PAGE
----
Land ownership on the Winnebago Reservation had gone in only one direction—away from Native tribes and farmers. Until recently, when several tribes decided to change that.
Ho-Chunk Farms agribusiness supervisor Cory Cleveland picks corn from a field near Winnebago, Nebraska, Sept. 5.
Photography by Jerry L Mennenga for the Flatwater Free Press
Aaron LaPointe sits behind a desk in the Little Priest Tribal College’s library basement in Winnebago, Nebraska, ready to speak to a class in a new program he helped develop: diversified agriculture.
He’s here, on this 100-degree August day, to show high school and college students—the future of the Winnebago Tribe—how Ho-Chunk Farms, the tribe’s farming company, is changing the face of agriculture on their reservation.
“When you asked a student at my high school what a farmer looks like they would tell you a white guy with cowboy boots and a cowboy hat on,” said LaPointe, senior director of business operations for Ho-Chunk, Inc. “They didn’t see themselves as farmers, they just thought that’s what the white guys do. And we just let them use our land to do that.”
That perception is rooted in a century of reality. The tribe only owns roughly 27,000 acres of its 120,000-acre reservation, after U.S. government actions directly or indirectly led its farmland to pass into non-Native hands— mostly white farmers.
But that reality is starting to change. In the past five years, three Nebraska tribes—the Winnebago, the Iowa Tribe of Kansas and Nebraska and the Ponca Tribe of Nebraska—have bought a combined 3,000-odd acres of farmland that was once theirs.
These buybacks aren’t cheap or easy. Tribal leaders say landowners who know that tribes want the land back believe they’ll pay any price.
And all three tribes are paying higher-than-normal prices, according to a Flatwater Free Press analysis of data gathered by a University of Nebraska-Lincoln journalism class.
The Winnebago Tribe spent nearly $10,000 per acre, on average, to buy back 340 acres of ag land. That’s about $3,000 higher than the northeast region’s 2022 average.
Tribal leaders think the higher prices and headaches are worth it.
“We want to start farming our own reservation. We want to own our reservation again,” LaPointe said.
Ho-Chunk Inc. Farms begins spring tilling on tribal land near Winnebago on April 20, 2020. (Photo by Jerry L Mennenga for the Flatwater Free Press)
Reservation, not reserved
After the Civil War, the United States government tried to upend the way most Native American tribes lived—including the way they viewed land.
The Dawes Act, passed in 1887, tried to force assimilation by splitting the previously communally owned reservation into 160-acre pieces of farmland, individually owned by tribal members.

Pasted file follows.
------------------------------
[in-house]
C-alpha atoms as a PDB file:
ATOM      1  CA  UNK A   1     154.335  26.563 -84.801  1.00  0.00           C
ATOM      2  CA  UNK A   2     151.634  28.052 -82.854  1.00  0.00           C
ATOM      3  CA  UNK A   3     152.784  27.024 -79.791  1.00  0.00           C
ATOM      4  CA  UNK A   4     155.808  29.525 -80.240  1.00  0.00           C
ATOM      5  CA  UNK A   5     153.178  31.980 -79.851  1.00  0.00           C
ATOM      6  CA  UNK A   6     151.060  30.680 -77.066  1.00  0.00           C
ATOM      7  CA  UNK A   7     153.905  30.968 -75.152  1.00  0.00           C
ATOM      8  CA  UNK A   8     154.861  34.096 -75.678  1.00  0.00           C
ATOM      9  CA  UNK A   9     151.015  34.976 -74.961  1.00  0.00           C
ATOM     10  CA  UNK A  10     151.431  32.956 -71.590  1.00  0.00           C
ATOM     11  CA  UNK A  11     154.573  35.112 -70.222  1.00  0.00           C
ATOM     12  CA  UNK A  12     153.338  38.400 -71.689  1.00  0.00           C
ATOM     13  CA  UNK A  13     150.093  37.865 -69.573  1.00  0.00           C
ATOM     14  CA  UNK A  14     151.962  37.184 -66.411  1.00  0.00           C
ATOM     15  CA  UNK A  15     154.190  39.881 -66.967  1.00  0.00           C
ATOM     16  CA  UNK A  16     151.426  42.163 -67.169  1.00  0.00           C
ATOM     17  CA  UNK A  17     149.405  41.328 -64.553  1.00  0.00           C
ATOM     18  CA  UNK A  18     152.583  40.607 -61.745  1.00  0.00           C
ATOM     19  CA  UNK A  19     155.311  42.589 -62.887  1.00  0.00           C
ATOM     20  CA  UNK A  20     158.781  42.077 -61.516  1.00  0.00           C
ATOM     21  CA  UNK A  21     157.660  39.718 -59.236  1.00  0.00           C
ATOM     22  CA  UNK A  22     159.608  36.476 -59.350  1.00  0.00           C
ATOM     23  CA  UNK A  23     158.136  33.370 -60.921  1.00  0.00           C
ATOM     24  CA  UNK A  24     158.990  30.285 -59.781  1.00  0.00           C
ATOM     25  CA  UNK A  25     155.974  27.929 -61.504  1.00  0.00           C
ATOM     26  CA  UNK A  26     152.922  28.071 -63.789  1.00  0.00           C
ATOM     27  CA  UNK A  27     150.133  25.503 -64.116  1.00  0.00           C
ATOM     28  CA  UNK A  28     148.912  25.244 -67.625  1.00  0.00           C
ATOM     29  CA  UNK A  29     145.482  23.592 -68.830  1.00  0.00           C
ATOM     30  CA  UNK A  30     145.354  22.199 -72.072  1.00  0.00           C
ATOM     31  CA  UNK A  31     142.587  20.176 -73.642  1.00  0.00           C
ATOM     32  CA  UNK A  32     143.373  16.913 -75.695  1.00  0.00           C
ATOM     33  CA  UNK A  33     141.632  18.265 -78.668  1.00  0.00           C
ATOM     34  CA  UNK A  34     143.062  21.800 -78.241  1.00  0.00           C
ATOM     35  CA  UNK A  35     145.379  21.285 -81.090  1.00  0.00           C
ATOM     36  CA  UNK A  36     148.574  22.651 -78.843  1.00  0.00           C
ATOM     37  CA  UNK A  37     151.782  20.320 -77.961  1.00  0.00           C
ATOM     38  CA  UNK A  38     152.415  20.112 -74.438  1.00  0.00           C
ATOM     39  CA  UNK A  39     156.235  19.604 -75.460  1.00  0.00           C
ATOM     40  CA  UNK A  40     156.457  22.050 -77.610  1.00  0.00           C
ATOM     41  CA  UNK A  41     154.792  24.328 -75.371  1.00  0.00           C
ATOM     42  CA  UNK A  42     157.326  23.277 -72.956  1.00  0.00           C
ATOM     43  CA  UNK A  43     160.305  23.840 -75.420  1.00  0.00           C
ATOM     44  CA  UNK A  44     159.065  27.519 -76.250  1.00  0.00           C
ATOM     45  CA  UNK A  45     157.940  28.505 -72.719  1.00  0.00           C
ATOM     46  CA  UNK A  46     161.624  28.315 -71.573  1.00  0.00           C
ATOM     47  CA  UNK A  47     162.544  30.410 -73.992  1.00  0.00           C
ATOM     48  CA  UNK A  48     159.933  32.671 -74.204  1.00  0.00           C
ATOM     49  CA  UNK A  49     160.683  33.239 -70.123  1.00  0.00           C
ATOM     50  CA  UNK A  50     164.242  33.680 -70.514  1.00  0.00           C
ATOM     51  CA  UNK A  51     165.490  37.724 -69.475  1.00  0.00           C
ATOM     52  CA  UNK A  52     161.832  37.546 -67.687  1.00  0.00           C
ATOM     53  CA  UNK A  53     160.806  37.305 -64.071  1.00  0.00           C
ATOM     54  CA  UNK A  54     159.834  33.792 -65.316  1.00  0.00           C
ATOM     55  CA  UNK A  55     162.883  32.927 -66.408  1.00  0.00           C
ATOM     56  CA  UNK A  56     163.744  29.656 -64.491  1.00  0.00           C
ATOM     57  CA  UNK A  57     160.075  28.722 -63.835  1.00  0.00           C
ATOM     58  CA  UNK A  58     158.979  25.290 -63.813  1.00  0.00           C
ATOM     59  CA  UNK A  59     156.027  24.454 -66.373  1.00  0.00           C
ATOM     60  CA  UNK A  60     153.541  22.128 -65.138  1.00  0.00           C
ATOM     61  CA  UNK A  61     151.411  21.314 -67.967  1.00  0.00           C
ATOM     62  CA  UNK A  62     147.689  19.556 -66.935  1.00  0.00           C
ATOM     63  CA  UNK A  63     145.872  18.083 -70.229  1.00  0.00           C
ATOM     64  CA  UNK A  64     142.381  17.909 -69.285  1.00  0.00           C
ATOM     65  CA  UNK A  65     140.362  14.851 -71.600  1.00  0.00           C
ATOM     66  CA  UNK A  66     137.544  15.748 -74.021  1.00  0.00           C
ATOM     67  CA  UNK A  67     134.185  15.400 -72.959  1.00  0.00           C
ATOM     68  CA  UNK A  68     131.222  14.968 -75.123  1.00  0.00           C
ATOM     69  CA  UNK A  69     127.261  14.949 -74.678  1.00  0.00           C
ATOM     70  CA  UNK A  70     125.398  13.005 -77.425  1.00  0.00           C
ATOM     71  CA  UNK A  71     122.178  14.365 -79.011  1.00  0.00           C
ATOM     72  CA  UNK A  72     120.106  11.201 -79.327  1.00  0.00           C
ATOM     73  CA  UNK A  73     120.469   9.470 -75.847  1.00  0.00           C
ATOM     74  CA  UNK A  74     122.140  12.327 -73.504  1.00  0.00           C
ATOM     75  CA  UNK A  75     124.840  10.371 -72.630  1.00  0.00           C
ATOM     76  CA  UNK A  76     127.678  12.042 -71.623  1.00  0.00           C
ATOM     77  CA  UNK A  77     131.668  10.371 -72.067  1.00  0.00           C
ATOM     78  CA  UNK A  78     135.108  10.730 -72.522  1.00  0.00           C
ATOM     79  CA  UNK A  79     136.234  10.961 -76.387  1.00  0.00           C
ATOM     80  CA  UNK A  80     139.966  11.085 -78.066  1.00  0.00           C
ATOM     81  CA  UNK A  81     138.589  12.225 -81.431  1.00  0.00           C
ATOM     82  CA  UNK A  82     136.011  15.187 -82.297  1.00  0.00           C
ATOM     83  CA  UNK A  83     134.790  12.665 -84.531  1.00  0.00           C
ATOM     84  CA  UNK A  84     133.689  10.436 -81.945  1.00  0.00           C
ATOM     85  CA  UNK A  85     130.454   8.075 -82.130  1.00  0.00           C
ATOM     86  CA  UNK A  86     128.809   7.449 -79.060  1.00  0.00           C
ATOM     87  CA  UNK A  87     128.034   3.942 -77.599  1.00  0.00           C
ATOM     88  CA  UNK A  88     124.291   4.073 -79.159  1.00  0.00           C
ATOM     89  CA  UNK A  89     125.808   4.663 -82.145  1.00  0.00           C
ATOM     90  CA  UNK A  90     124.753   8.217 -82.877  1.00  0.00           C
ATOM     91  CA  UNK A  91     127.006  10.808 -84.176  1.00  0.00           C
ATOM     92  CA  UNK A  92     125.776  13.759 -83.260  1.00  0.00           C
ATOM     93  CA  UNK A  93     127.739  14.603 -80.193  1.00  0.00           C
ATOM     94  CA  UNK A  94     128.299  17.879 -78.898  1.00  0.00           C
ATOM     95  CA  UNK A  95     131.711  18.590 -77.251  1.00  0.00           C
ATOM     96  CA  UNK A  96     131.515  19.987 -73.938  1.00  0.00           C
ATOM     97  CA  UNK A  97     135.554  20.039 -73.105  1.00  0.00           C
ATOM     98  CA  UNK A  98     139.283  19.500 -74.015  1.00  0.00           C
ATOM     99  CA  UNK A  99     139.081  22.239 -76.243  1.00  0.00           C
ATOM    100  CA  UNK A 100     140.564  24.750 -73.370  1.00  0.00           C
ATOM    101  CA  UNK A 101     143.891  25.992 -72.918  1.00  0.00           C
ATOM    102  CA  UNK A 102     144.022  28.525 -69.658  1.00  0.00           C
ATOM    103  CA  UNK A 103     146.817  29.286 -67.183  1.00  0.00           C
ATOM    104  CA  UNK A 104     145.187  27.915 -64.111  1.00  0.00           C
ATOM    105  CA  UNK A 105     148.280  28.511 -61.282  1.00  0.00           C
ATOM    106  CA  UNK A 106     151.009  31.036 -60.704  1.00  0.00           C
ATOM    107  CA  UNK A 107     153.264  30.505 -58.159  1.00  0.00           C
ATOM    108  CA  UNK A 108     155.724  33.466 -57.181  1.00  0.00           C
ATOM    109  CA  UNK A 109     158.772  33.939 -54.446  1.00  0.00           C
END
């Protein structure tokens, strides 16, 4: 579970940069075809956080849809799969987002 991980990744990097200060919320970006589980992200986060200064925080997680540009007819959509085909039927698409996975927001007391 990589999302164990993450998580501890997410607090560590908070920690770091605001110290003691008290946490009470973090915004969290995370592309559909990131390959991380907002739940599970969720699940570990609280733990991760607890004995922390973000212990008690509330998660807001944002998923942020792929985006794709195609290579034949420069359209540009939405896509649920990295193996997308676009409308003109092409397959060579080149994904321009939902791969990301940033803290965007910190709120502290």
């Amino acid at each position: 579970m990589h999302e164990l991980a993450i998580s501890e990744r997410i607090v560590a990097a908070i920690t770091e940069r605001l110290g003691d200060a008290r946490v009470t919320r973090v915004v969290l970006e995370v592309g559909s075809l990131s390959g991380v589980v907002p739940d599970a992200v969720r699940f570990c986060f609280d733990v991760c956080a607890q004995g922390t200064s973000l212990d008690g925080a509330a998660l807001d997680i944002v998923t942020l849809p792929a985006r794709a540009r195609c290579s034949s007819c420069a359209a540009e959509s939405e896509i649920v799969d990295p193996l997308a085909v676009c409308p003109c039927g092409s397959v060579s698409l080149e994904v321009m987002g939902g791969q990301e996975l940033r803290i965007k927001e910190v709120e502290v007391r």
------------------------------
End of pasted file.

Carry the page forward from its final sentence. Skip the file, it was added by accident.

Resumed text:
The government then sold the leftover land to non-Native settlers.
“At one point we owned 100 percent of our reservation, until the federal government thought ‘Oh, this guy’s got maybe too much land, let’s take some of that from them,’” LaPointe said.
Native Americans had no concept of land as property, said Ted Hibbeler, UNL Tribal Extension Educator and member of the Rosebud Sioux Tribe. Tribes built relationships with land over thousands of years but didn’t view it as a form of money or power.
More reservation land was lost when tribal members grew financially desperate.
One example: After the land allotment, members of the Iowa Tribe of Kansas and Nebraska who couldn’t afford food were convinced by a White Cloud, Kansas, grocer to sign over their land as a promise to repay.
“They needed food, and that’s just what they had to do,” said Tony Fee, secretary of the Iowa Tribe. “This individual got them to sign it over as collateral … and they never could afford to get it back. So they lost it.”
Today, the Iowa Tribe of Kansas and Nebraska owns about half of its 12,000-acre reservation, with Native and non-Native land ownership checkerboarded throughout.
On the Winnebago reservation, many families lost their land back paying unfamiliar taxes, or sold the land to cover medical bills, LaPointe said.
In 1934, the US government put all remaining Native-owned allotments into an indefinite trust. By that point, an estimated 90 million acres had been removed from Native ownership, according to the Indian Land Tenure Foundation.
Land ownership had gone in only one direction—away from Native tribes and farmers. Until recently, when several tribes decided to change that.
Ho-Chunk Farms senior fields operations supervisor Jeffery Thomas begins planting a soybean crop in the Big Bear Valley near Winnebago on May 2. (Photo by Jerry L Mennenga for the Flatwater Free Press)
In the past few years, in addition to other larger purchases, the Iowa Tribe of Kansas and Nebraska bought 4 acres next to some land it already owned. The Ponca Tribe of Nebraska made a 36-acre purchase.
Neither is notable, except for the price tag: More than $43,000 per acre.